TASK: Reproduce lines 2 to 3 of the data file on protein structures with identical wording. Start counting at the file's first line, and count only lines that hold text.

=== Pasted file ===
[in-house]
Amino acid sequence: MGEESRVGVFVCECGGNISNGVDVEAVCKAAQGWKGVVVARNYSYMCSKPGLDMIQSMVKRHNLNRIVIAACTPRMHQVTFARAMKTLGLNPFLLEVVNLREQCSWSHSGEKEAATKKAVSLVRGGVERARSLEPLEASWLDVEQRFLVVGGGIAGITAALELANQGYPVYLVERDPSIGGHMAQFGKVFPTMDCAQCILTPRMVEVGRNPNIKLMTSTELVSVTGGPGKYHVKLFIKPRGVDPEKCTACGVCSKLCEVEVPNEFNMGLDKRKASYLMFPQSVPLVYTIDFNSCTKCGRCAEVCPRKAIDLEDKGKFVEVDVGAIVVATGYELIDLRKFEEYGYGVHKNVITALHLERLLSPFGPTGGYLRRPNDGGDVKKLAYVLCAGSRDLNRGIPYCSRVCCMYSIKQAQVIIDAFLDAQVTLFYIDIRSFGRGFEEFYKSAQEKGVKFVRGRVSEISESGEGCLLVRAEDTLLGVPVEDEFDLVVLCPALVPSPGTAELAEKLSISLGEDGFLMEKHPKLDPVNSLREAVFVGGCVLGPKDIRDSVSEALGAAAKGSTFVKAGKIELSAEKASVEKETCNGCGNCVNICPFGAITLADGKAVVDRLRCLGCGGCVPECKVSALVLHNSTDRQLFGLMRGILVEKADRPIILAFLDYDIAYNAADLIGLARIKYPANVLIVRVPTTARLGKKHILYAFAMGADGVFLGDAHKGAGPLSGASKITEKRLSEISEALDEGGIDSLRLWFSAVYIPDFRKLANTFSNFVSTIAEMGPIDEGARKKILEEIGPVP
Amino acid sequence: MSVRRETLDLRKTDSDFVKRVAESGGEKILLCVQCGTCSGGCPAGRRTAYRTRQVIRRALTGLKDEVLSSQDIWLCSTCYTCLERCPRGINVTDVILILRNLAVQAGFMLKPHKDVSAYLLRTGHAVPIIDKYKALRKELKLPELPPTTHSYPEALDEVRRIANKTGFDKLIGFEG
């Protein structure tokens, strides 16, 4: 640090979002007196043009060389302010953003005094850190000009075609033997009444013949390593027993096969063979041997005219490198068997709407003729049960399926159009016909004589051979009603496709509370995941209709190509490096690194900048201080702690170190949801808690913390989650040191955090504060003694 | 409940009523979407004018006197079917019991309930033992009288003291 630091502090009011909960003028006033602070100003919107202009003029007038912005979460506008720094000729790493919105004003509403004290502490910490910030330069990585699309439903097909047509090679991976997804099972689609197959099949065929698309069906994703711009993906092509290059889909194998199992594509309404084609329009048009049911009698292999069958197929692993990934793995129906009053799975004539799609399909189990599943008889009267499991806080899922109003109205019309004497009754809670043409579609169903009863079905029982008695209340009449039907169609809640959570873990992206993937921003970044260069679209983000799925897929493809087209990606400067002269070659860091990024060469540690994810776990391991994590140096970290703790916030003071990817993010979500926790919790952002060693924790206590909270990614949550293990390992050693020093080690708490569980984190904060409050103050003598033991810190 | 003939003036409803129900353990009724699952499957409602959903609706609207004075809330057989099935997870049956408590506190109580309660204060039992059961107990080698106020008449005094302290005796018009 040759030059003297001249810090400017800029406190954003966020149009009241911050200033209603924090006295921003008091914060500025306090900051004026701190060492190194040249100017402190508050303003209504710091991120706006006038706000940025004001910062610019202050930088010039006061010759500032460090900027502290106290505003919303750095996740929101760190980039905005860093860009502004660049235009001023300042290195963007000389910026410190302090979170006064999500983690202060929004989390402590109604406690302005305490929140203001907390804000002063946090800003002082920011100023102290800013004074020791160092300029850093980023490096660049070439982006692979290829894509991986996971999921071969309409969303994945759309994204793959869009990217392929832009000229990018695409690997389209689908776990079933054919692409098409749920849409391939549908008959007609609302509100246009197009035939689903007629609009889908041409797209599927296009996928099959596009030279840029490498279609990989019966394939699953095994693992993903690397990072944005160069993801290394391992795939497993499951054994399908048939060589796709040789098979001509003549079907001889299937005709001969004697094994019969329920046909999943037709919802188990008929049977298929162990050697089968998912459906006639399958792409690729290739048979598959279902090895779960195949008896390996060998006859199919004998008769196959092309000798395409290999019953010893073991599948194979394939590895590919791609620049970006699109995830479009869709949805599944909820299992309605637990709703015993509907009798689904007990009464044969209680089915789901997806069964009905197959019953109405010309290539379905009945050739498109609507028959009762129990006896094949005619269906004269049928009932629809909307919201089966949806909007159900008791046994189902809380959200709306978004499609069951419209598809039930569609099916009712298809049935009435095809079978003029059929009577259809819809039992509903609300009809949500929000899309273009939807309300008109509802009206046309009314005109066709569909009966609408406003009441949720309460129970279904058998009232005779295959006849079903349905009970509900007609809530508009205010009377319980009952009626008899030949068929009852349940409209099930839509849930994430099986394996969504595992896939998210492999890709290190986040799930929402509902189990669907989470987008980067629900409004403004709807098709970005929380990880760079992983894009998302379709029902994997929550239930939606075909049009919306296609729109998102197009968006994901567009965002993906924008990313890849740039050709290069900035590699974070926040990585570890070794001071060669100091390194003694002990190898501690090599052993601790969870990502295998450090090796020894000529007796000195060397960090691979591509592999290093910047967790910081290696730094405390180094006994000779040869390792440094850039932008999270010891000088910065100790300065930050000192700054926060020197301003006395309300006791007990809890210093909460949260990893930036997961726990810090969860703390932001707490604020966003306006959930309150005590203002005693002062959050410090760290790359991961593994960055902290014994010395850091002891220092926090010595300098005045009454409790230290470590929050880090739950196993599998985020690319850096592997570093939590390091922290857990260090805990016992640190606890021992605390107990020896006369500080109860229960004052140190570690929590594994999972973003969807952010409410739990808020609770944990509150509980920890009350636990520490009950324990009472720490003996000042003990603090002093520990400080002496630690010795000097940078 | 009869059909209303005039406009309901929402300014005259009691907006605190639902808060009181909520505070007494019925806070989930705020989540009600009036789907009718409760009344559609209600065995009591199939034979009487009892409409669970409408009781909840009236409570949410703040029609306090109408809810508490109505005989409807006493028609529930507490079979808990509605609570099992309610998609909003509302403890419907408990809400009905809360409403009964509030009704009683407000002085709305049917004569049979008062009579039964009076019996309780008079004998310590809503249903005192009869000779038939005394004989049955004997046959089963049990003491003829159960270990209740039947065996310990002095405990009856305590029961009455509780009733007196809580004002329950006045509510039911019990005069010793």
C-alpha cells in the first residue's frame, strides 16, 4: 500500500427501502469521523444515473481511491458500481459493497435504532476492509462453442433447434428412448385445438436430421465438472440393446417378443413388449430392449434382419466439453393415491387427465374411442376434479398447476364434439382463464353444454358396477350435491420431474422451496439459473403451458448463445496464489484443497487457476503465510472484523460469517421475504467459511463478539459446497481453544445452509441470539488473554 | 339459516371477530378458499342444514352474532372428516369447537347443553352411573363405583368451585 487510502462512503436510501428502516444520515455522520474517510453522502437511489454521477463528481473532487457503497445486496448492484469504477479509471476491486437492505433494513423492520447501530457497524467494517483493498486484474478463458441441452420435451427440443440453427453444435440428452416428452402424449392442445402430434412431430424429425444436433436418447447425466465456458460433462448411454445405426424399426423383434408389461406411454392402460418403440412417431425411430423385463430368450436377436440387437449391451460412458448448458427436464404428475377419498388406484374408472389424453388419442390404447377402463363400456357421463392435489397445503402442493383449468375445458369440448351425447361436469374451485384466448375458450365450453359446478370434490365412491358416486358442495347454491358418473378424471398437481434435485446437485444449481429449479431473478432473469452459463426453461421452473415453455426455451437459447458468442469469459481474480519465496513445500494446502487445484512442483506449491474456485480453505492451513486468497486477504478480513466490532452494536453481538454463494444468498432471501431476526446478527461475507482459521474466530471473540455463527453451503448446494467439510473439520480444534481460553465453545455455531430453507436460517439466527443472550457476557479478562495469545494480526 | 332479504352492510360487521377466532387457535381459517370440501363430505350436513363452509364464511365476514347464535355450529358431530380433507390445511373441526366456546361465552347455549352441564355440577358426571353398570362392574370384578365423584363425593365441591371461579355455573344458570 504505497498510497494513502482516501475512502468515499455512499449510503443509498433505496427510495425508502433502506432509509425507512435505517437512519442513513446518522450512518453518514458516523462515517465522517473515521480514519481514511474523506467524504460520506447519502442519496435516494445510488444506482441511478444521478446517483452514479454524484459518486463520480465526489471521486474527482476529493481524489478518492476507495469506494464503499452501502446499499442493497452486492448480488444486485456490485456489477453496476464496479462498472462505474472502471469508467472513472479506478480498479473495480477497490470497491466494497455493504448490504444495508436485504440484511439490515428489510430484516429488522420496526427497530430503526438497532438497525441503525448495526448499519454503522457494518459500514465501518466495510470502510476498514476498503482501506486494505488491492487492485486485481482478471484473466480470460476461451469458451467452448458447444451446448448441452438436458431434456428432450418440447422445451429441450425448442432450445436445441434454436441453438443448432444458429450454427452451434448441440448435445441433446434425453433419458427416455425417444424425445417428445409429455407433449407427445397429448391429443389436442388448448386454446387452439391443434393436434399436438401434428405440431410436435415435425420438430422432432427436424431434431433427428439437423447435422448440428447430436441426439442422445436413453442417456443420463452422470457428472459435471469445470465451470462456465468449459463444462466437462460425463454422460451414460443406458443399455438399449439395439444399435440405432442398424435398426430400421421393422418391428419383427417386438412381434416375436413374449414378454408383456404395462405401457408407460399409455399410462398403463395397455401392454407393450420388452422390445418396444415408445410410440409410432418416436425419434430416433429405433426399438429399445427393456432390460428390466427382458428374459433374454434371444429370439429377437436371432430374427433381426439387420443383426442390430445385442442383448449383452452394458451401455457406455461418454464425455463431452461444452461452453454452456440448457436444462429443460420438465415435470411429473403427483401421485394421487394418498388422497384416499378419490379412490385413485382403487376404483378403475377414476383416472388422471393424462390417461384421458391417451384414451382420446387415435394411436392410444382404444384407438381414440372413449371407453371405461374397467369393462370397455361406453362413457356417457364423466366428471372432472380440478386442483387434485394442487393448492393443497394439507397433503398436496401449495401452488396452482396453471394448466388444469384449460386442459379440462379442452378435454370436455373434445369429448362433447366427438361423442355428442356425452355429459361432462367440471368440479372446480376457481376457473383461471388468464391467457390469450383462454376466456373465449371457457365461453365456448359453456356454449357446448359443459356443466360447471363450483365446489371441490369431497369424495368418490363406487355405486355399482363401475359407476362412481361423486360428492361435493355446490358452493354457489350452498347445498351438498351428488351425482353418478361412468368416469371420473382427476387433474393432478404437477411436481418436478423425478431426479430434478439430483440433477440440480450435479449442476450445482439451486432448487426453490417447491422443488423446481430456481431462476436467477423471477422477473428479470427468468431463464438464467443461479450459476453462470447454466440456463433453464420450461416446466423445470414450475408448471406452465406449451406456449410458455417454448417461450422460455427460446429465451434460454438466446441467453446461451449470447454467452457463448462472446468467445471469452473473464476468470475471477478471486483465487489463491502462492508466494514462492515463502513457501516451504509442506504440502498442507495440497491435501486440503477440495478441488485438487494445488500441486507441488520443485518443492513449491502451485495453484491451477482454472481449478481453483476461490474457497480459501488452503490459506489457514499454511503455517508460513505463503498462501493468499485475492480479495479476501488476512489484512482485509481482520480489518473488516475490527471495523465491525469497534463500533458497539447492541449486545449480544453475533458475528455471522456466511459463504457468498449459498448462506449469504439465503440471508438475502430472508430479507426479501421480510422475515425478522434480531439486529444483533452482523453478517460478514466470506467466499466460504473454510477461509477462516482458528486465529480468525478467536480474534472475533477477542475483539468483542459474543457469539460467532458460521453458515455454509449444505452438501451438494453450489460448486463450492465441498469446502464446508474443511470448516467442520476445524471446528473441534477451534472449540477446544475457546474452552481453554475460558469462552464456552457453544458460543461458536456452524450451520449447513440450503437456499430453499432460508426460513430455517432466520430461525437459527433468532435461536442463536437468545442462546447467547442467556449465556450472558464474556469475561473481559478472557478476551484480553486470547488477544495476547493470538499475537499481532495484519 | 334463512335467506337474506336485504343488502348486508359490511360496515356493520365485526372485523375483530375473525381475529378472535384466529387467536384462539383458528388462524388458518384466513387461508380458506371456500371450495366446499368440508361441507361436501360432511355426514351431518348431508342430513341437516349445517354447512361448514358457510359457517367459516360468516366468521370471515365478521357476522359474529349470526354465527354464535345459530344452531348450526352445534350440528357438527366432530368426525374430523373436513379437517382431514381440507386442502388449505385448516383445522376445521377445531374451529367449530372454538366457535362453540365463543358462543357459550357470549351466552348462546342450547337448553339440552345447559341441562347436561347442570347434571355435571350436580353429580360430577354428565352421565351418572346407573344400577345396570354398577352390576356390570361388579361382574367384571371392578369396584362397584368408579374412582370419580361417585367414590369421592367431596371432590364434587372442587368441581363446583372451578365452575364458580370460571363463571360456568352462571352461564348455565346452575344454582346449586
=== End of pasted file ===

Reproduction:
Amino acid sequence: MGEESRVGVFVCECGGNISNGVDVEAVCKAAQGWKGVVVARNYSYMCSKPGLDMIQSMVKRHNLNRIVIAACTPRMHQVTFARAMKTLGLNPFLLEVVNLREQCSWSHSGEKEAATKKAVSLVRGGVERARSLEPLEASWLDVEQRFLVVGGGIAGITAALELANQGYPVYLVERDPSIGGHMAQFGKVFPTMDCAQCILTPRMVEVGRNPNIKLMTSTELVSVTGGPGKYHVKLFIKPRGVDPEKCTACGVCSKLCEVEVPNEFNMGLDKRKASYLMFPQSVPLVYTIDFNSCTKCGRCAEVCPRKAIDLEDKGKFVEVDVGAIVVATGYELIDLRKFEEYGYGVHKNVITALHLERLLSPFGPTGGYLRRPNDGGDVKKLAYVLCAGSRDLNRGIPYCSRVCCMYSIKQAQVIIDAFLDAQVTLFYIDIRSFGRGFEEFYKSAQEKGVKFVRGRVSEISESGEGCLLVRAEDTLLGVPVEDEFDLVVLCPALVPSPGTAELAEKLSISLGEDGFLMEKHPKLDPVNSLREAVFVGGCVLGPKDIRDSVSEALGAAAKGSTFVKAGKIELSAEKASVEKETCNGCGNCVNICPFGAITLADGKAVVDRLRCLGCGGCVPECKVSALVLHNSTDRQLFGLMRGILVEKADRPIILAFLDYDIAYNAADLIGLARIKYPANVLIVRVPTTARLGKKHILYAFAMGADGVFLGDAHKGAGPLSGASKITEKRLSEISEALDEGGIDSLRLWFSAVYIPDFRKLANTFSNFVSTIAEMGPIDEGARKKILEEIGPVP
Amino acid sequence: MSVRRETLDLRKTDSDFVKRVAESGGEKILLCVQCGTCSGGCPAGRRTAYRTRQVIRRALTGLKDEVLSSQDIWLCSTCYTCLERCPRGINVTDVILILRNLAVQAGFMLKPHKDVSAYLLRTGHAVPIIDKYKALRKELKLPELPPTTHSYPEALDEVRRIANKTGFDKLIGFEG